The future of scientific journals.

Igor Moullier

On the occasion of its one hundredth issue (“Faire des sciences sociales du politique”, Politix, 100, 2012/4), the journal Politix offers a series of retrospective points of view following three contributions: one by two members of the journal’s committee, the other two from outside contributors, Pierre Favre and Michel Offerlé. These different points of view allow us to appreciate the evolution of a journal whose project is interdisciplinarity: it seeks to introduce social science methods – at the time those belonging to Pierre Bourdieu’s sociology – into political sciences. Whilst discussing different views on the evolution of fields and social actors, these three contributions converge on the description of a series of phenomena: the transition to peer review, the decline of the historical approach for the benefit of area studies and the diversification of thematics have all contributed to making Politix a mainstream journal.

Thus this issue of Politix offers a valuable case study on what is involved in editing a journal in social sciences. In order to illustrate the difficulties concerning the recognition of an interdisciplinary approach, F. Sawicki and J.L. Briquet take great delight in reproducing the refusal letters issued by certain institutions (CNRS, Presses de Sciences Po) in the 1990s. The transition from a leading journal, with a greatly involved Editing committee who alone ensures much of the evaluation work, to the more standardised style of peer review, will remind many other editorial boards of what they have experienced.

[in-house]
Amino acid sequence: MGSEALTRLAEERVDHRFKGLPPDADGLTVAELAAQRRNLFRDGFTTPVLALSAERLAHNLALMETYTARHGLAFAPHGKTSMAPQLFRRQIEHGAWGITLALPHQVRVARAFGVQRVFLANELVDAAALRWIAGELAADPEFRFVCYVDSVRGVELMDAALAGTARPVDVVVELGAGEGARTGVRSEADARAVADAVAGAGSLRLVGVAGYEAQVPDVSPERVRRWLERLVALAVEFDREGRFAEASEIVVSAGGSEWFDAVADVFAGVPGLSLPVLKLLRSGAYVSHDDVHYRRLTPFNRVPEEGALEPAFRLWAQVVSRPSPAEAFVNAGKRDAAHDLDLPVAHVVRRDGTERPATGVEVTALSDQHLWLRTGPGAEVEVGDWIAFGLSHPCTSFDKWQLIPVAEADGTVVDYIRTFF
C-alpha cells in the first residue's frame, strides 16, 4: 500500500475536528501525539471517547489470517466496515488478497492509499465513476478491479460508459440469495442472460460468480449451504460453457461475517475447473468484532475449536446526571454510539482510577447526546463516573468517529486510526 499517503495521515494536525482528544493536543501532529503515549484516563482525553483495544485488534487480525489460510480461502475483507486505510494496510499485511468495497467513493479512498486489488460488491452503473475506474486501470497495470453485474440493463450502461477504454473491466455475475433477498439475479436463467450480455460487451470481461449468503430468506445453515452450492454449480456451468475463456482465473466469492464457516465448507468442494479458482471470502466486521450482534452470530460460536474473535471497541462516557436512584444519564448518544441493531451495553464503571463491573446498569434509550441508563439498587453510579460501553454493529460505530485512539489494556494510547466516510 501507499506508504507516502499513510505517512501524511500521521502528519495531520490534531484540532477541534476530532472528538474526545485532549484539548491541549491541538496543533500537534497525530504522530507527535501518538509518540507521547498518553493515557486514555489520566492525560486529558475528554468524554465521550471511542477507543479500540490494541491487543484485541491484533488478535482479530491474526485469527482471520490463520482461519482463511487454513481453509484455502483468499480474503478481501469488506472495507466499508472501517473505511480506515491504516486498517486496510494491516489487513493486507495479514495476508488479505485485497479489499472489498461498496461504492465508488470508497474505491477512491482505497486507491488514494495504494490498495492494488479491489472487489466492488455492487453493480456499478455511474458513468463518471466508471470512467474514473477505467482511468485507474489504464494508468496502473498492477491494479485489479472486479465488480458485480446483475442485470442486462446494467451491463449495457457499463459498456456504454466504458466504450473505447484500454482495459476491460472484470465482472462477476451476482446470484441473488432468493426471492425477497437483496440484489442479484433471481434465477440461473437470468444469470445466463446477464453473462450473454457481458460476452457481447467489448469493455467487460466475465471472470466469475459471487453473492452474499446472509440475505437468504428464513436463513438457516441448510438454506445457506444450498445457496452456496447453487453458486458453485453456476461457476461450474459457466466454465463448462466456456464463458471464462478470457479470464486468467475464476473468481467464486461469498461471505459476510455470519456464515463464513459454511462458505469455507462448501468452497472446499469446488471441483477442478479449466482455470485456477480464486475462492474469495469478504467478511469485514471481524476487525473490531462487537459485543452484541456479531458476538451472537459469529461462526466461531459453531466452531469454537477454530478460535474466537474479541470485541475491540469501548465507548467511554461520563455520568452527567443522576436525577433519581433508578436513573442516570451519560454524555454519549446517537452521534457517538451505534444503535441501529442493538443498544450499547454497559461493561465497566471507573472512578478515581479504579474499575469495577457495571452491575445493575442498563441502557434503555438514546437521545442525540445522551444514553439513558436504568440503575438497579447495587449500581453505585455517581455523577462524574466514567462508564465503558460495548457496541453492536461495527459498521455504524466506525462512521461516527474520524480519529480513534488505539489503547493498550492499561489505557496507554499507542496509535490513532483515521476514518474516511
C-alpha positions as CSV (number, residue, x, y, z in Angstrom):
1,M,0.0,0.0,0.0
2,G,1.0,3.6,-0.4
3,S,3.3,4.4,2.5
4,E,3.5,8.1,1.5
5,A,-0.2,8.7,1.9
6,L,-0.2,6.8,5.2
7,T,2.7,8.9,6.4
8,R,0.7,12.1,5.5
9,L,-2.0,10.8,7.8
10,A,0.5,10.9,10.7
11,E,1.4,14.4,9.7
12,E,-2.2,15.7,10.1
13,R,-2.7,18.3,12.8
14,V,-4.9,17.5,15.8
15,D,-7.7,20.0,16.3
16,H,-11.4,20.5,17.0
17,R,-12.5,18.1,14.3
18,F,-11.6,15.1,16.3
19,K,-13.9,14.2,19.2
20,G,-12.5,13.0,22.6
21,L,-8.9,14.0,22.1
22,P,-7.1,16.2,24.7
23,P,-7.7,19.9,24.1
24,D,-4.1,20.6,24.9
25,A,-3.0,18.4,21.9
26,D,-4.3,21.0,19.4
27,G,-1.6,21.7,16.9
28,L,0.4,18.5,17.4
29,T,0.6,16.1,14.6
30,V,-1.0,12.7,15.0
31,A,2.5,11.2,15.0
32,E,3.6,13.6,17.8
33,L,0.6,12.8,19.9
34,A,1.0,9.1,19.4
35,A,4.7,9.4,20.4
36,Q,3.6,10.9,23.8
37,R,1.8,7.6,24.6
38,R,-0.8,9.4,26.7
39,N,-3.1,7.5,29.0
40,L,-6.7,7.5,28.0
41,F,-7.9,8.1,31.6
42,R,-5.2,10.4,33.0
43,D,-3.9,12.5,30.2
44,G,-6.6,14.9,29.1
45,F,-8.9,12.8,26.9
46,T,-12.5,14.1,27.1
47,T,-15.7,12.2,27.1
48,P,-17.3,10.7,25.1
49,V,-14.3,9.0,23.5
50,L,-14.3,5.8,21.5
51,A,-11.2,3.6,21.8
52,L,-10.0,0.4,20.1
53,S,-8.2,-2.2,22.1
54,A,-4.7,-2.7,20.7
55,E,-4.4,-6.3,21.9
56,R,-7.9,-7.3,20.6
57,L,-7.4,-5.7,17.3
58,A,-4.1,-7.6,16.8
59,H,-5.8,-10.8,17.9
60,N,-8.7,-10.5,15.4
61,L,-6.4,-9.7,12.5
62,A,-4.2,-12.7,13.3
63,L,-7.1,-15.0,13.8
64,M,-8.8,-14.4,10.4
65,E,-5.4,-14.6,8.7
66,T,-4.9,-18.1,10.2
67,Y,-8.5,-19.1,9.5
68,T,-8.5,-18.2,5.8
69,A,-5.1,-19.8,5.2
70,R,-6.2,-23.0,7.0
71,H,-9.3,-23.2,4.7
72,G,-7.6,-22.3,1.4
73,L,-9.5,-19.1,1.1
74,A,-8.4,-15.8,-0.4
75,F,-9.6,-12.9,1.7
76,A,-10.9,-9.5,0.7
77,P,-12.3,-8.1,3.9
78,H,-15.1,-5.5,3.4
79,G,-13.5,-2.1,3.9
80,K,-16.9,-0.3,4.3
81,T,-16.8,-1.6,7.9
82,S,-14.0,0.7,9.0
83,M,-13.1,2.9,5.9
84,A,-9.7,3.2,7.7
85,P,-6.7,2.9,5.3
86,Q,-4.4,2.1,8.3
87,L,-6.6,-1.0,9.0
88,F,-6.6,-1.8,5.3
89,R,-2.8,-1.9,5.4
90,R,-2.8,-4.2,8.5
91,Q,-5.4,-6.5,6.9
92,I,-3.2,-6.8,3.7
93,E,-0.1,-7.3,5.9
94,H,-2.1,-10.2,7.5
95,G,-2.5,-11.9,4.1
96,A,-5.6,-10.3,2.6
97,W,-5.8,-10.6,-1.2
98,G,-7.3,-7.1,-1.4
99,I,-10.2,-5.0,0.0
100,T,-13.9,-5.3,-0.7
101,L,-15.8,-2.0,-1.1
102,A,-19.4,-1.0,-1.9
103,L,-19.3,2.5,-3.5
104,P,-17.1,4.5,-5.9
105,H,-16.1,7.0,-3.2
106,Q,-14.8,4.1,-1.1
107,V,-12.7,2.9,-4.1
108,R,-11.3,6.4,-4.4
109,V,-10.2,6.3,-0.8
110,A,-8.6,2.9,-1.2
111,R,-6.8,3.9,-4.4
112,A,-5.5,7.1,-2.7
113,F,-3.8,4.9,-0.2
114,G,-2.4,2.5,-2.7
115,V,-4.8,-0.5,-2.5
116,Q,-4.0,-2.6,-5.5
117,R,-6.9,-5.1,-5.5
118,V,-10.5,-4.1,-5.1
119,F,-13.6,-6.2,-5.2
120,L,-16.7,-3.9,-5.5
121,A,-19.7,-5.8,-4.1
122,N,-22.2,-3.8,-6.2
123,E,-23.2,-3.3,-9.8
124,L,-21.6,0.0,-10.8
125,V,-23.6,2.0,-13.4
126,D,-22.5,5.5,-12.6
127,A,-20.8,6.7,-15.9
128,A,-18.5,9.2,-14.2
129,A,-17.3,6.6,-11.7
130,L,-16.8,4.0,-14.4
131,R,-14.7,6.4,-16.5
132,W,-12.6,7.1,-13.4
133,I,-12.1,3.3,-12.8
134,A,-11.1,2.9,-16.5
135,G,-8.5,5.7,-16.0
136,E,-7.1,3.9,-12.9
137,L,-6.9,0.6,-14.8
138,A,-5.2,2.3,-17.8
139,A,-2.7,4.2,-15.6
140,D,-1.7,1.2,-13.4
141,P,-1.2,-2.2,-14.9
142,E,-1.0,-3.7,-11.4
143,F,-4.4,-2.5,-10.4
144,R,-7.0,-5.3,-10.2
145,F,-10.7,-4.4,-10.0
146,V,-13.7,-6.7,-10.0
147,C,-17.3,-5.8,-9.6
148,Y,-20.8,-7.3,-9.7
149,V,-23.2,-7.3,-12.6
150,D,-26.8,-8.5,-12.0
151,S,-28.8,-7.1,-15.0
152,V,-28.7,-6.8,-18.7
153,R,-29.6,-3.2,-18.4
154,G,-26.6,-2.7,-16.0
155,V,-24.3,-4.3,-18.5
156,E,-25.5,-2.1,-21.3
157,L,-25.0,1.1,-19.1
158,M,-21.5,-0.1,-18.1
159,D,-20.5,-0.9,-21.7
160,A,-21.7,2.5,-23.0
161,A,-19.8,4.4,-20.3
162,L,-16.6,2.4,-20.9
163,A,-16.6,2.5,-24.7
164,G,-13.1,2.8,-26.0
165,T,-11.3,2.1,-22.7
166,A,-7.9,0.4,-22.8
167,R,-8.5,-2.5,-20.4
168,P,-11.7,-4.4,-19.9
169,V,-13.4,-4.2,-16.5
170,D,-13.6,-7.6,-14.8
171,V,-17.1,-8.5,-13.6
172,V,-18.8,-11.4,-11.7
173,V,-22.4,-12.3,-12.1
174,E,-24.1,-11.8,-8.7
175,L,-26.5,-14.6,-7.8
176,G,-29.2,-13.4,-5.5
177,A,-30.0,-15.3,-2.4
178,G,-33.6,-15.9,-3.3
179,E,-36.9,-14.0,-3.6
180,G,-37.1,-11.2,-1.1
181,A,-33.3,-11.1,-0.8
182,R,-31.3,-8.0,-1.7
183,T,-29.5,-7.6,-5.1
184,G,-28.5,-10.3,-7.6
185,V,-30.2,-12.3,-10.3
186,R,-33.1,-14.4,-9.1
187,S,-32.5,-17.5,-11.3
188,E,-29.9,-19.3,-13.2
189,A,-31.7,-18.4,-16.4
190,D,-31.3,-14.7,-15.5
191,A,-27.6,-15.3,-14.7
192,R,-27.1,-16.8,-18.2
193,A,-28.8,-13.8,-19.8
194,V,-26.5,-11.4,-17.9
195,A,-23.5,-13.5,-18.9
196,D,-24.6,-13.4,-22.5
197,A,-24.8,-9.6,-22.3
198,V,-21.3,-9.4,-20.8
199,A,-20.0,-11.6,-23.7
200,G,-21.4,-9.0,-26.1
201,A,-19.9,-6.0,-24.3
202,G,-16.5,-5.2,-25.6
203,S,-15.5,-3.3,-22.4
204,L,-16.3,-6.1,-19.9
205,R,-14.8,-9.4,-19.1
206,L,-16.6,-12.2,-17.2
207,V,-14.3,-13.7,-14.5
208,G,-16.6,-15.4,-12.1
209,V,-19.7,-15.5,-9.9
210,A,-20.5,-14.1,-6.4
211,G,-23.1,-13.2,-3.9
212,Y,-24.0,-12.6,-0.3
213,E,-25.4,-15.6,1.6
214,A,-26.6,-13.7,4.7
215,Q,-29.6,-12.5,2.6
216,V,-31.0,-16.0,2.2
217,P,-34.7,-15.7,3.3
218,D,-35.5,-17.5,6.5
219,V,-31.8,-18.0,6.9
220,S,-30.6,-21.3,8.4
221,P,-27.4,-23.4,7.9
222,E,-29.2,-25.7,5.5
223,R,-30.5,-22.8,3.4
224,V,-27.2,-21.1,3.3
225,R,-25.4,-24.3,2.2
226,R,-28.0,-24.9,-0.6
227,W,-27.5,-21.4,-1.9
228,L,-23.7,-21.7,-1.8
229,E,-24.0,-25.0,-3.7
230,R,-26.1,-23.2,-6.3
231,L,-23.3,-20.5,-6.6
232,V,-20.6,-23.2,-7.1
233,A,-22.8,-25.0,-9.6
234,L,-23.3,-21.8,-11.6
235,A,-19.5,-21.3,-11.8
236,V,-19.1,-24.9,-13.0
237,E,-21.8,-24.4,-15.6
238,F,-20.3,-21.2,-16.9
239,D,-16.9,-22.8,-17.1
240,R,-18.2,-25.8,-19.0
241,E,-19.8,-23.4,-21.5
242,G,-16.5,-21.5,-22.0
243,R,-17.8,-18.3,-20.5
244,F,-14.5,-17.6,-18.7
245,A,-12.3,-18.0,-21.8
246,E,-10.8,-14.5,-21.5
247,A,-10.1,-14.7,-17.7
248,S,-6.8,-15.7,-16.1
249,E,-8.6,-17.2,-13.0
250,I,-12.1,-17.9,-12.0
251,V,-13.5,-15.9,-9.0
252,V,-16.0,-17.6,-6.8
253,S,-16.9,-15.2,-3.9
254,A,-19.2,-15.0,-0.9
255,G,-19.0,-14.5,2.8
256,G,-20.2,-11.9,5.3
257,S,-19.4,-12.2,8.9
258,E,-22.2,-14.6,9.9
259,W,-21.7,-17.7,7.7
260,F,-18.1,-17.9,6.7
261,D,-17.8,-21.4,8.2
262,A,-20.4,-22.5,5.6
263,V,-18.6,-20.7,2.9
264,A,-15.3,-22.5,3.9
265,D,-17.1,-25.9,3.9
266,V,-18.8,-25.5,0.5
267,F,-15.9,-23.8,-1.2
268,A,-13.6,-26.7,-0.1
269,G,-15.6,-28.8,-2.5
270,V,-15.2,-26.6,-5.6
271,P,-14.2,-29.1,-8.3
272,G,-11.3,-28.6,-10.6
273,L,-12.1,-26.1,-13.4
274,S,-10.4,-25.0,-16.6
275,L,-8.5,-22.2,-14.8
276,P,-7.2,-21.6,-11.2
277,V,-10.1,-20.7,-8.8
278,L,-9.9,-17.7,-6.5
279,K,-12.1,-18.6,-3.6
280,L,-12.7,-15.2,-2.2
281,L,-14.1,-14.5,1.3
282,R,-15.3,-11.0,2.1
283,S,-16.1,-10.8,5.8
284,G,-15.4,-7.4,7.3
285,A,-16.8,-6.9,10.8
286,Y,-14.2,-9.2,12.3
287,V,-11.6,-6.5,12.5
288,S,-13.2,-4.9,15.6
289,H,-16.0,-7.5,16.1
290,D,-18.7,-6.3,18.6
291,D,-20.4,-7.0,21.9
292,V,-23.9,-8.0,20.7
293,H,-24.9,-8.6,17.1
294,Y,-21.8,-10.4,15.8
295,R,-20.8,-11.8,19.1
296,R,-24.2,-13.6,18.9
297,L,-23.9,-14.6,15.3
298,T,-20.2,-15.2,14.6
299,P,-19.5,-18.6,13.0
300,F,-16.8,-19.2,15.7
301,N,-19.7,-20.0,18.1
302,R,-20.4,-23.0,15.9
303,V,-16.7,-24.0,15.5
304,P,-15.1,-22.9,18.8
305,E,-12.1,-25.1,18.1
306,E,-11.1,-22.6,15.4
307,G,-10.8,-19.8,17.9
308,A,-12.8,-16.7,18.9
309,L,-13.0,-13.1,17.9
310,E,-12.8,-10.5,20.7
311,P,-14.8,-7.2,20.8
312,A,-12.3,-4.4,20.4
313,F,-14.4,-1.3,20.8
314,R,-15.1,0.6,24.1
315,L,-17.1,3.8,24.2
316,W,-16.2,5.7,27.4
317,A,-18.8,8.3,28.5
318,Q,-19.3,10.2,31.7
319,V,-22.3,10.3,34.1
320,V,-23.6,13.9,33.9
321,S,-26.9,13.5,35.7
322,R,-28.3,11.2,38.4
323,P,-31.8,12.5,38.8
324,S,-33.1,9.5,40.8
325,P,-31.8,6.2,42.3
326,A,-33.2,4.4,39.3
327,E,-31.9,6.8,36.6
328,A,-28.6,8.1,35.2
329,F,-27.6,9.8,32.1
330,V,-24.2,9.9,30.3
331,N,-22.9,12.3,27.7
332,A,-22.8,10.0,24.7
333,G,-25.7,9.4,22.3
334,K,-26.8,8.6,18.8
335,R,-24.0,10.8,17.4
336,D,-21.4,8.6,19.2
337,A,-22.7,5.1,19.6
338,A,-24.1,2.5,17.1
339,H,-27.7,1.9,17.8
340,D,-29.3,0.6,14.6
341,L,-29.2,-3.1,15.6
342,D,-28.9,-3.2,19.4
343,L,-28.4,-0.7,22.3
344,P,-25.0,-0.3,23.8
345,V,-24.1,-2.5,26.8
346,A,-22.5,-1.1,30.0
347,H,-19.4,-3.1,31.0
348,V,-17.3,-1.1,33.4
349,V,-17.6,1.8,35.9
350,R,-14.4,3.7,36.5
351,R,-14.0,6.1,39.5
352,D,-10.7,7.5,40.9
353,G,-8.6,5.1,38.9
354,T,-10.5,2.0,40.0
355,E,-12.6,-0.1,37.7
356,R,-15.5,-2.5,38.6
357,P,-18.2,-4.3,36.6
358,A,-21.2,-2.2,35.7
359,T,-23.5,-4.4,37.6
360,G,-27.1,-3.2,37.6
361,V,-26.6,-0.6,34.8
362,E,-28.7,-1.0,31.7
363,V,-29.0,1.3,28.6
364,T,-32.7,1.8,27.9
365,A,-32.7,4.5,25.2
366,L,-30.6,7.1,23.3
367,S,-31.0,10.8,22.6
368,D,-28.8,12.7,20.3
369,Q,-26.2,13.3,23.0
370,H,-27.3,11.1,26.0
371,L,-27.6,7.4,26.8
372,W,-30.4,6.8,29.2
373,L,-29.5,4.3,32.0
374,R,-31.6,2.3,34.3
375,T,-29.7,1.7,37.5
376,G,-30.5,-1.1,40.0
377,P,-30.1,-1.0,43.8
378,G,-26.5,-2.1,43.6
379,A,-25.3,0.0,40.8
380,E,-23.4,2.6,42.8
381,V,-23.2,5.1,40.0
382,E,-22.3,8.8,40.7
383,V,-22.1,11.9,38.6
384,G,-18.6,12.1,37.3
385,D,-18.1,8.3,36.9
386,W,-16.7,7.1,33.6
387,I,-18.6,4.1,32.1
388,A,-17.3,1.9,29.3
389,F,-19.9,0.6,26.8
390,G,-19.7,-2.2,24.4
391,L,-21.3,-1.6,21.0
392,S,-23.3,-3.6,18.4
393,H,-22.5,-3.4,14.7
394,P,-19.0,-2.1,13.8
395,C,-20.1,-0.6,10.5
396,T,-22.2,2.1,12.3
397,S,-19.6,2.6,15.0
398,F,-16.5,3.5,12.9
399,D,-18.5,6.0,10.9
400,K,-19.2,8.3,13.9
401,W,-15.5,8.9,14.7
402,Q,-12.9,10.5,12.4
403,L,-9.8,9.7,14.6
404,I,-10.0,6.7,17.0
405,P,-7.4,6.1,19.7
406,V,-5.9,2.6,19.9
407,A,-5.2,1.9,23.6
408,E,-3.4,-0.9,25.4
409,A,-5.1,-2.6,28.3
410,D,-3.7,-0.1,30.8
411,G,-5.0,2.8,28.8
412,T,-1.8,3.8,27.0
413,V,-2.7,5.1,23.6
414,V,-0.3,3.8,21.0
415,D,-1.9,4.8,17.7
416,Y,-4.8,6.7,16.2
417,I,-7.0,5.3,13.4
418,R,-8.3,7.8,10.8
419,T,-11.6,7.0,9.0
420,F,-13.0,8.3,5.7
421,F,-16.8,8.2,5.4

Other than a retrospective exercise, this issue of Politix offers some insights concerning the future of scientific journals. Some of these insights, such as the reflections of Pierre Favre on the changing of paradigms, are more specific to the field of political science. Others are, more generally, relevant to the field of social science, as are the two other documents of this issue, dedicated to study fields and controversies. In the context of recent debates which have animated the editorial world on Open Access, the conclusive remarks of Pierre Favre’s contribution deserve reflection. By pointing the fact that the creation of a journal can be a means for a generation of researchers to take new paradigms further, Favre underlines the fact that this approach is at risk of disappearing with the arrival of electronic publishing: the journals are specialising and shifting from general theoretical problems to approaches that are both more empiric based and more restricted to specialized problematics. This specialization is also reinforced by the change in reading practices: “Aujourd’hui déjà, l’usage de Persée et de Cairn a pour conséquence que la majorité des lecteurs isolent un article parmi la série d’articles assemblés et s’en tiennent là”. Thus “faire revue” becomes more difficult. New selection criteria and prioritization are to be invented. Does a place for general journals who deal with epistemological and theoretical matters still exist?

Other elements could reinforce the tendency that Favre describes: the multiplication of blogs and research notebooks (like, the incentives for researchers to submit pre-printed versions of their articles (on Hal-Shs or, the dissemination of working papers are all practices which can short circuit the practice of evaluating journals. Thus one can read on an blog: “it seems that posting his pre-published peer-reviewed papers on not only accelerates science by filling the publishing gap; it also airs the quid-pro-quo game live, giving younger academics a chance to play — helping them en route to tenure or to get recognized by a search committee”.